Dirty bird for Dad: Crispy southern fried chicken

On Sunday we celebrated Father’s Day early for Rob as I will be away this coming Sunday. He didn’t want the fuss, but I wanted to make the day a little bit special for him with a few little pressies and cards and of course something special to eat. Obvs Maggie was especially pleased with the fart in a can I got him!

There’s a few things that Rob REALLY loves to eat. Anything spicy for a start. Anything Mexican or from Central America and some crispy fried chicken. The man can work a piece of chicken (or any kind of meat on the bone for that matter) with precision and dedication. So I thought I would have a crack at some southern fried chicken.

Now this stuff made me NERFOUS. I mean DEEP FRYING! And under cooked chicken! And flashbacks to the 80’s ad “Oh my goodness the chips!” there was so much to go wrong, and yet so much right to come, if I could indeed make it right. I watched countless videos on You Tube and Martha Stewart. I read recipes. I pondered this and that. In the end I used a recipe from Donna Hay’s Basic to Brilliance and tweaked it a little with the cut of chicken and half cooking it in the oil and the rest in the oven. I think that next time I make this I will add a few more herbs and spices to the mix to get great flavour, and maybe stick with just the chicken thigh without the bone. That’s right, there will be a next time.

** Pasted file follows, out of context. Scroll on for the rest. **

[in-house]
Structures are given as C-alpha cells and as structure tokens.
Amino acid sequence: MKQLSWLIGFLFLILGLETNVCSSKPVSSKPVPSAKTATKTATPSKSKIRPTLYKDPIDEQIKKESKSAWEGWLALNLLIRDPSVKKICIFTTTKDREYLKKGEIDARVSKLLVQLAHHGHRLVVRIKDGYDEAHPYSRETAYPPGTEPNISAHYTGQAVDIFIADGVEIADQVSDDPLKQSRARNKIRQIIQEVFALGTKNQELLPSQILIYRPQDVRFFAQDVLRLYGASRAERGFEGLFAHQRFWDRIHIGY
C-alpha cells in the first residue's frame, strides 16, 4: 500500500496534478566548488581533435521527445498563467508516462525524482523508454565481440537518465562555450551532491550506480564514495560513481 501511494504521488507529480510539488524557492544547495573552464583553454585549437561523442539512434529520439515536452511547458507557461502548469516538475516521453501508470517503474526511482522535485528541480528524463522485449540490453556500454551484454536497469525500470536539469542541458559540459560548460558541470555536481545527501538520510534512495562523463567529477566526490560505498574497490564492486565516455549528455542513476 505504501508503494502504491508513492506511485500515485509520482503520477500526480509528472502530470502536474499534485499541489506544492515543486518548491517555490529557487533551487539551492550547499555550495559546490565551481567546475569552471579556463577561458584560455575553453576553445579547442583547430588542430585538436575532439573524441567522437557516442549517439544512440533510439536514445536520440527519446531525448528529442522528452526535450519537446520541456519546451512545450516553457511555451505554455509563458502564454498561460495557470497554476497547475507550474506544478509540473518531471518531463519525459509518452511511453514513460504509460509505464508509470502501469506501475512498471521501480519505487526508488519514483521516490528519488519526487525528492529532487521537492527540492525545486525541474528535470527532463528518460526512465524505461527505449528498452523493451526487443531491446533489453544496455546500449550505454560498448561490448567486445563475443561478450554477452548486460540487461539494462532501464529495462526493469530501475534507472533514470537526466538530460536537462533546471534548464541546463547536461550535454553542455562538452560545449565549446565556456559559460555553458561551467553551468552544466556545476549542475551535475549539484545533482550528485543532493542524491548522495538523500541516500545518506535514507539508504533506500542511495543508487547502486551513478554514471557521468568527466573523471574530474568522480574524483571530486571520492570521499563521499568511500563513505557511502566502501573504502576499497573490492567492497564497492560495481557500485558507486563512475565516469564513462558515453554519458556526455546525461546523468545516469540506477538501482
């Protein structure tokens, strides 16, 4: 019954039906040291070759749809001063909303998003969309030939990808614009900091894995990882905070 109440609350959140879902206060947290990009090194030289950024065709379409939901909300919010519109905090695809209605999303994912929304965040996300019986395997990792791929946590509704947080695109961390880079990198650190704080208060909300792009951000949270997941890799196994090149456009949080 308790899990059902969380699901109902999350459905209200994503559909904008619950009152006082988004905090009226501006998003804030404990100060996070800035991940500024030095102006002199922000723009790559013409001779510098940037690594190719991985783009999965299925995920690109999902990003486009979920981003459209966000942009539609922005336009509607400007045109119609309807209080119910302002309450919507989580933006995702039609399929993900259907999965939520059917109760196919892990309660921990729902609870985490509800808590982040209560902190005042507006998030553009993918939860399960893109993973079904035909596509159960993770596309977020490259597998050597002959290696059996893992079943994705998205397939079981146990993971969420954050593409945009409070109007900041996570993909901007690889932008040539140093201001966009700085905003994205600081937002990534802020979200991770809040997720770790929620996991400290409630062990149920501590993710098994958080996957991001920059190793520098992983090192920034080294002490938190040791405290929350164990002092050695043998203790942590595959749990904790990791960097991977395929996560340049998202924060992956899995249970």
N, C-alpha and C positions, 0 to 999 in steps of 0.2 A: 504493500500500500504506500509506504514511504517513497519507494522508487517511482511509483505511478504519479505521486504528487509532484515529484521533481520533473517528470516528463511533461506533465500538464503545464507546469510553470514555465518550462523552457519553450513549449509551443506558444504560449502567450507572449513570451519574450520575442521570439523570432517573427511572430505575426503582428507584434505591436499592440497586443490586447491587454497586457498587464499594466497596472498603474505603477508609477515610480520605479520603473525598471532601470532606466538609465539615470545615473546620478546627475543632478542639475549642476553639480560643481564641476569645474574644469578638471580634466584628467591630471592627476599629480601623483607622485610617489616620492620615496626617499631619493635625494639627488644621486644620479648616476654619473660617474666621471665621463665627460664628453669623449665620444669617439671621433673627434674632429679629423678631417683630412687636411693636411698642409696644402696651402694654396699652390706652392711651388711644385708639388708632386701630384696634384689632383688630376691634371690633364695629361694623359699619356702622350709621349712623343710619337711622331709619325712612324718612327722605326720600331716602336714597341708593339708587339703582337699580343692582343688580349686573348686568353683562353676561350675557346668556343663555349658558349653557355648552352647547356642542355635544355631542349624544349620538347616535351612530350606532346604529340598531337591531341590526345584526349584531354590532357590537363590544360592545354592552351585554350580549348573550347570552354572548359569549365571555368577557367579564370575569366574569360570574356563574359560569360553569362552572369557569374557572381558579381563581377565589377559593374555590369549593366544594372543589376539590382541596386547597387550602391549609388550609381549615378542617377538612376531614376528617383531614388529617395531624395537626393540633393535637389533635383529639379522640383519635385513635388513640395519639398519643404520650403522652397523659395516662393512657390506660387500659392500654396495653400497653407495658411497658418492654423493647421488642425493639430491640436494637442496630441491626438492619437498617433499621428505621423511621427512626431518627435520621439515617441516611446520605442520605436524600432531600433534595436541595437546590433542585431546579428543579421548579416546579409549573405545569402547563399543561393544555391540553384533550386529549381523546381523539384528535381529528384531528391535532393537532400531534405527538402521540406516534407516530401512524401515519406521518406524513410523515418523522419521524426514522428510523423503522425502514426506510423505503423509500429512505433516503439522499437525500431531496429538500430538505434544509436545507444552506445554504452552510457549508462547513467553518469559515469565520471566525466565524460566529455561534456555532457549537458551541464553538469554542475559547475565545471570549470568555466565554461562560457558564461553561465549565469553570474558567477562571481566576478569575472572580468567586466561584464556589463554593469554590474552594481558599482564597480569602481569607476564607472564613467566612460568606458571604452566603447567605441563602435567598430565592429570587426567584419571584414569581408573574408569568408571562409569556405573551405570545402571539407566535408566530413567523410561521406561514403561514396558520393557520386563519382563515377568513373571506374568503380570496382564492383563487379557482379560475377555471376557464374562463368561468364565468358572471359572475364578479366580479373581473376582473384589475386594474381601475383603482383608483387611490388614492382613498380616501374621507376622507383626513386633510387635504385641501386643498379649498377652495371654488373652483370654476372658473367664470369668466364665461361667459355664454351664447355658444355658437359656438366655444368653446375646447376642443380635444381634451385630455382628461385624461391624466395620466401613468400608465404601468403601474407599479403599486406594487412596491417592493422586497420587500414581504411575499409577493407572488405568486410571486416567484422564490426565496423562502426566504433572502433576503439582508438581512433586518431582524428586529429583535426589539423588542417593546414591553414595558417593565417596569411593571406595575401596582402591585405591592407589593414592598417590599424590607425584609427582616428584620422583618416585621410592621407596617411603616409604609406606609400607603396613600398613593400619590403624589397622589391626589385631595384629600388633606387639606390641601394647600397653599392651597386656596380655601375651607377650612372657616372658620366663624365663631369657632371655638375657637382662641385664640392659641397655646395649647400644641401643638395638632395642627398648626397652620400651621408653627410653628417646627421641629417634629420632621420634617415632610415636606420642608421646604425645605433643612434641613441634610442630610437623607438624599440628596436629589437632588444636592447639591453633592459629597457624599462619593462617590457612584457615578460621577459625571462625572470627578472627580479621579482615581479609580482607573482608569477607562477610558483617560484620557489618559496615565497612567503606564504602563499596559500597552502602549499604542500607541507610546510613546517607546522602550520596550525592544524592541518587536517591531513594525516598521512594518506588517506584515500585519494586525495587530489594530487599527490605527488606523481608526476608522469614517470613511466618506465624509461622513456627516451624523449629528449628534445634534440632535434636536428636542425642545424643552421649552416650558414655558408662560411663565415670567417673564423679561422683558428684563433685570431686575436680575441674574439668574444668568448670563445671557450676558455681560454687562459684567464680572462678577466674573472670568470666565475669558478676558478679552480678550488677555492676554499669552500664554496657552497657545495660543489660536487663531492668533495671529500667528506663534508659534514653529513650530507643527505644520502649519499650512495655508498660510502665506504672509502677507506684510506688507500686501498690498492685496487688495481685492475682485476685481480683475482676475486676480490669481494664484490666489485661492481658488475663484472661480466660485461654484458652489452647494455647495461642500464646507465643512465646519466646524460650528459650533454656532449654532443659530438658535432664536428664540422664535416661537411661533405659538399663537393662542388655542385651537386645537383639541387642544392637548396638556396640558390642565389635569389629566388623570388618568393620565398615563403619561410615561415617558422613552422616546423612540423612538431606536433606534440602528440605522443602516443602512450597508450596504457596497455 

Southern Fried Crispy Chicken

8-10 pieces chicken thigh (skin and bone in)
2 cups buttermilk
2 litres vegetable oil for frying
2 tablespoons sweet paprika
1 tablespoon fennel seeds crushed
1 tablespoon cumin
2 cups plain flour
1 tablespoon baking powder
2 teaspoons salt flakes
1 teaspoon pepper

Now the original recipe calls for marinating the chicken in the buttermilk mixture for just 30 mins but I did this overnight for extra juiciness. The buttermilk makes the chicken juicy and tender so do it day before (no longer or it turns to mush), or anything up to 30 mins.

1. Into a bowl mix in the dried herbs and toss to combine. Add in the chicken pieces ensuring they all get an even dusting of the spice mix

2. I then poured the buttermilk into a large tupperware container and then added in the chicken pieces and coated and mixed the lot. I then whacked the lid on and left it in the fridge for 24 hours occasionally giving a mix.

3. When it time to fry I got myself organised with a baking tray lined with paper towel and a rack on top, I turned the oven on to have it hot to finish the cooking and I got my bowl of flour & baking powder, salt and pepper on the bench ready to go from the buttermilk to the flour and then into the hot oil.